Written with great honesty and integrity, this moving account of childhood suffering is a tragic yet inspiring story. Through it all Frances refused to be broken. This is her account of her resolution to survive and defy the evil that stole her childhood.
The pigeon house
by James Plaskitt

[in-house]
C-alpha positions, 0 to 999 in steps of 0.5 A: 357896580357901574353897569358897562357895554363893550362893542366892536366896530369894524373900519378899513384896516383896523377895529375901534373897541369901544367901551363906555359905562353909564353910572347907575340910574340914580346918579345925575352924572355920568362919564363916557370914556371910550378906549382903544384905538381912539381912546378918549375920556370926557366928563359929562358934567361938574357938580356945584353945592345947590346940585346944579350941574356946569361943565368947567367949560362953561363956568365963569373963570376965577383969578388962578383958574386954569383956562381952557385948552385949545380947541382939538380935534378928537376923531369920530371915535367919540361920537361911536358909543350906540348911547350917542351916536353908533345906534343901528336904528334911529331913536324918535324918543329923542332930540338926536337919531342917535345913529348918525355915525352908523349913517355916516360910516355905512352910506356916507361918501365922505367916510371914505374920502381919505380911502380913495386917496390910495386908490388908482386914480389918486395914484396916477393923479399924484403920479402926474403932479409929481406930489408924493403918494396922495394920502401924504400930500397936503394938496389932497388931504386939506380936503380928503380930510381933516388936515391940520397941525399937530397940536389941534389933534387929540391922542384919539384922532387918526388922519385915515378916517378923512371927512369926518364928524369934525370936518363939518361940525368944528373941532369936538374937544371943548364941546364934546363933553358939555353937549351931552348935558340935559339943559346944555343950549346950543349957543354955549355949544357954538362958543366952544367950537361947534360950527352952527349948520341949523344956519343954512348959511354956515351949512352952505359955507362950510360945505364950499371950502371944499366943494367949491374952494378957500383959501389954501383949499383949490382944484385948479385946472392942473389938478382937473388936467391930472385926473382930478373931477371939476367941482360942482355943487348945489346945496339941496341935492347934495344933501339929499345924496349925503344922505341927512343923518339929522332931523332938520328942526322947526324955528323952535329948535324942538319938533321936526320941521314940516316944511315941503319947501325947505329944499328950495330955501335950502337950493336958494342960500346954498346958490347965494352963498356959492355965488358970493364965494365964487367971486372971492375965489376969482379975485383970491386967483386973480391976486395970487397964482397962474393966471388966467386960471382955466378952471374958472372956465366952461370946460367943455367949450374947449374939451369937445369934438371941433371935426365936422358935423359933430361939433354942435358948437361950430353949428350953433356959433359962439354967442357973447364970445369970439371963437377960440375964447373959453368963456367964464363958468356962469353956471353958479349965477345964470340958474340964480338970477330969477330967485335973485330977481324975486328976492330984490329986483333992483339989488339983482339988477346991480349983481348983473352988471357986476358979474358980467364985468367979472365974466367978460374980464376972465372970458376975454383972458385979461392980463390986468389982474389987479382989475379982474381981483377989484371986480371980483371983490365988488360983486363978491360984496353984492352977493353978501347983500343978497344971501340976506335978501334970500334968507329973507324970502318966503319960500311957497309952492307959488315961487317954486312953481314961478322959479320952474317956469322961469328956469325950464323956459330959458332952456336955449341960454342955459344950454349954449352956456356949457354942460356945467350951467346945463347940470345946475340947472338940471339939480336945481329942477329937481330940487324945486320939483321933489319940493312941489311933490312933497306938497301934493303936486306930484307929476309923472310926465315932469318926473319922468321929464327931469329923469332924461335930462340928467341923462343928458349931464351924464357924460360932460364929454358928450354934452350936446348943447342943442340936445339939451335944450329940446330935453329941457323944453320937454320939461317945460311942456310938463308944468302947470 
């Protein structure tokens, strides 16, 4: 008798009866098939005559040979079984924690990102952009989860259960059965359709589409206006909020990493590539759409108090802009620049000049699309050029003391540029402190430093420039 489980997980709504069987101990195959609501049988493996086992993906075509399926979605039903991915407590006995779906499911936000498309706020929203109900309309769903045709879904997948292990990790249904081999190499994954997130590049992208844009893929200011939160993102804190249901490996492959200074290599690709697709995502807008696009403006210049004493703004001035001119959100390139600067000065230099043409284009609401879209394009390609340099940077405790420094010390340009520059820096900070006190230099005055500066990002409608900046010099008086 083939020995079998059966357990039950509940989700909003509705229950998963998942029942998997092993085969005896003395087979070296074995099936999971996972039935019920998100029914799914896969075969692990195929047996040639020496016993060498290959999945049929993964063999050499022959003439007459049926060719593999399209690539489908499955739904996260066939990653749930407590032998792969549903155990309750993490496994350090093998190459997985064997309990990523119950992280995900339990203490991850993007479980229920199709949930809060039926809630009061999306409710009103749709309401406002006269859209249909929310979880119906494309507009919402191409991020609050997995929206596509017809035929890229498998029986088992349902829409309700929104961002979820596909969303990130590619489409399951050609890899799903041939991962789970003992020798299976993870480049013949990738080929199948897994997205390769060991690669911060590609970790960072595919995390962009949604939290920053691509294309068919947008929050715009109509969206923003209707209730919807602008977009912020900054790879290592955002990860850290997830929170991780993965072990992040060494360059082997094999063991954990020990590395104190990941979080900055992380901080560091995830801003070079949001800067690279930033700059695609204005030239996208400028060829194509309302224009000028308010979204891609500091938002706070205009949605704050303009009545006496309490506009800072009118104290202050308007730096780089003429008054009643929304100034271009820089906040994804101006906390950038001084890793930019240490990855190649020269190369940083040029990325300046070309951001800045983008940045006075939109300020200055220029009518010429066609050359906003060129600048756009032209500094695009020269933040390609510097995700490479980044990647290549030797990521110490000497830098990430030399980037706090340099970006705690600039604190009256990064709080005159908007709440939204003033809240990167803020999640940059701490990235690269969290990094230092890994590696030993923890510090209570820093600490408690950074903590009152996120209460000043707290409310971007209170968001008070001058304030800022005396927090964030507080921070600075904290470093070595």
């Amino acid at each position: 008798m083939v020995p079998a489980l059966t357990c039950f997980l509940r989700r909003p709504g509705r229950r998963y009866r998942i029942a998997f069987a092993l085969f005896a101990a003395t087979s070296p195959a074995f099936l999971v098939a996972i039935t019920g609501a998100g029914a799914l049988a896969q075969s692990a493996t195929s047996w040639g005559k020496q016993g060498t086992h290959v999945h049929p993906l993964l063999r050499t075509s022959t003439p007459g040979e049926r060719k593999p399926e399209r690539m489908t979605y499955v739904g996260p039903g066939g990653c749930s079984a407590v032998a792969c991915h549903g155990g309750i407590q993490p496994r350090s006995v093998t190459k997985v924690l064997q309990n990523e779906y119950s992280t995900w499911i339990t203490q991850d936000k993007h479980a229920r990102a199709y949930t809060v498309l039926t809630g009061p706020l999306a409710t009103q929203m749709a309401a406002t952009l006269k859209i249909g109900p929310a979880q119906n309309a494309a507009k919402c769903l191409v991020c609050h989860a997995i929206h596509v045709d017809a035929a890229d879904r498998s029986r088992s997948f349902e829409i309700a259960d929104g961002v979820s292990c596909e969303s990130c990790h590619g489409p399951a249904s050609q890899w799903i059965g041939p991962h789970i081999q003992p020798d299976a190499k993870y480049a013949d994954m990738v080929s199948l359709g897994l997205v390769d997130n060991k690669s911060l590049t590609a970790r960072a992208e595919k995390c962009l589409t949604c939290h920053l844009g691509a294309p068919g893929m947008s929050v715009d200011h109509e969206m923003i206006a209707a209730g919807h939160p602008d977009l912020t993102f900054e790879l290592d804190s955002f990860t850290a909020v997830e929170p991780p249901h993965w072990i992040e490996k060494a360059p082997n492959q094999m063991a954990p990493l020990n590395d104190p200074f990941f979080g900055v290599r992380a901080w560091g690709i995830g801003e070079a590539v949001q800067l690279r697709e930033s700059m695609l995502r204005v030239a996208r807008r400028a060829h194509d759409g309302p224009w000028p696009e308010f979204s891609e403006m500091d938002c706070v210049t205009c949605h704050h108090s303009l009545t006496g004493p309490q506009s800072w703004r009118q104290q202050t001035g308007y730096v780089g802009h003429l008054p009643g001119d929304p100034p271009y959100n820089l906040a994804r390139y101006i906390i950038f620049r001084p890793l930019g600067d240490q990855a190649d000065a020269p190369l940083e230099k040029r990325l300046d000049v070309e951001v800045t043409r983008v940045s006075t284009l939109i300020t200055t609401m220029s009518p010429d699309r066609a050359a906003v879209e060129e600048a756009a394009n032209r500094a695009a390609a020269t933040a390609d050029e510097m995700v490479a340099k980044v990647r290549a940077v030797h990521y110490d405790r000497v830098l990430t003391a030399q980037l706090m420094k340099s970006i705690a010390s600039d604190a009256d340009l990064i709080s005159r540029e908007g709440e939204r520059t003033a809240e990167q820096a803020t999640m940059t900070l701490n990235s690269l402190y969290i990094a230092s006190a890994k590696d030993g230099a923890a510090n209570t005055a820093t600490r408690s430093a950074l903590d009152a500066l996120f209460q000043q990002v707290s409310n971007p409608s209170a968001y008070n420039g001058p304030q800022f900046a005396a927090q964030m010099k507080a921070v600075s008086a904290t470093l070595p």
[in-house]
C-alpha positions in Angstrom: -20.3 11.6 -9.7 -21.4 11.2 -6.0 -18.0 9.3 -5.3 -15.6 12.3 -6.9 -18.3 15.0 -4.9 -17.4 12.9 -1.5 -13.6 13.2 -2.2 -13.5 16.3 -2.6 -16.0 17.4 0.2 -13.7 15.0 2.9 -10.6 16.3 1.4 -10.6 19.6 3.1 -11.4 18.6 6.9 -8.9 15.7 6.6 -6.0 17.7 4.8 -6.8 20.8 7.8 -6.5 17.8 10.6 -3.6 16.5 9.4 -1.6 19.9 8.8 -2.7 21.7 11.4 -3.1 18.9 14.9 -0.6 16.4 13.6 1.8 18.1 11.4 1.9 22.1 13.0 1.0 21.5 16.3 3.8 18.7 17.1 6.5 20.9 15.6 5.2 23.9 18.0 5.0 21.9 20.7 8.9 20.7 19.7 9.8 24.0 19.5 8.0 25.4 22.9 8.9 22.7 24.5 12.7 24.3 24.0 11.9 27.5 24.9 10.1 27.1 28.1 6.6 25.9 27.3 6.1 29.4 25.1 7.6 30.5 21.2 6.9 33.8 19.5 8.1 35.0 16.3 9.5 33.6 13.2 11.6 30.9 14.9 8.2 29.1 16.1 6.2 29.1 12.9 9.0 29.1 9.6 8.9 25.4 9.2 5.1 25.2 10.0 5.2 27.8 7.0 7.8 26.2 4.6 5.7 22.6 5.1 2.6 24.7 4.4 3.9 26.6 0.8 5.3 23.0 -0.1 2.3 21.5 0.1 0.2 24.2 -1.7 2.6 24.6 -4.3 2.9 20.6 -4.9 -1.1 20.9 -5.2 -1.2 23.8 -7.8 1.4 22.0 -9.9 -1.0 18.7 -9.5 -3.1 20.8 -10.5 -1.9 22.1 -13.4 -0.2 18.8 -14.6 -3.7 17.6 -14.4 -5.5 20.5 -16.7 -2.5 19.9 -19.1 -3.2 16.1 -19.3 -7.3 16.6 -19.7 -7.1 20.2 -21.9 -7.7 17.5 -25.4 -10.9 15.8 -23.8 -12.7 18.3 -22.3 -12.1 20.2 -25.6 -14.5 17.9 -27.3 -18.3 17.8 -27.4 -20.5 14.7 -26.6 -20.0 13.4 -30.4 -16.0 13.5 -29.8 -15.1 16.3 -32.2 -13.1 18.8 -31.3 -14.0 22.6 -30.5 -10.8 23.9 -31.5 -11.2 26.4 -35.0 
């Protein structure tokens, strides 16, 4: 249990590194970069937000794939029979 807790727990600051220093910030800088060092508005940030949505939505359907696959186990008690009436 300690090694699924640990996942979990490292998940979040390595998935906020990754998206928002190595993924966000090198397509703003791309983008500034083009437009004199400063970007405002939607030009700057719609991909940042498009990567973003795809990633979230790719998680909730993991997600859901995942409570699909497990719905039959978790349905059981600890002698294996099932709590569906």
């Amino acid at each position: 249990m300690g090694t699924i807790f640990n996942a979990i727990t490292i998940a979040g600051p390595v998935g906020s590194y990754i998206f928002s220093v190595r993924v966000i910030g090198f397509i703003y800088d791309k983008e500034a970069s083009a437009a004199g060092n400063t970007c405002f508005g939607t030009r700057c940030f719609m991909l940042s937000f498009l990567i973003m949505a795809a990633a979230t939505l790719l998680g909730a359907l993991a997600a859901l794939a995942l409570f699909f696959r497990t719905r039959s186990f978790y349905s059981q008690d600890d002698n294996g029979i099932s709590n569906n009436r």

With the end of his life approaching, an old man has only one regret. He has not been able to tell the full story of his childhood. The memories were painful. They had been buried for decades. But he could not reach the end of his life without the truth being told. ‘The Pigeon House’ is a moving story of a boy’s triumph against the odds. It recounts his struggle with poverty, neglect, exploitation, disease and abuse. Through this vivid account, we meet his drunk and abusive mother, his remote father, the sadistic teacher, the uncaring doctor, the exploitative priest and the abusing nun. A conspiracy of silence within a Catholic institution sustains the regime of abuse. One brave figure tries to confront it – only to be banished. After that, it is a battle between abusive authority and a young boy’s inner will to survive. The painful truth of what happened in the Pigeon House, and how one boy overcame it, brings compelling reaffirmation of the triumph of the human will.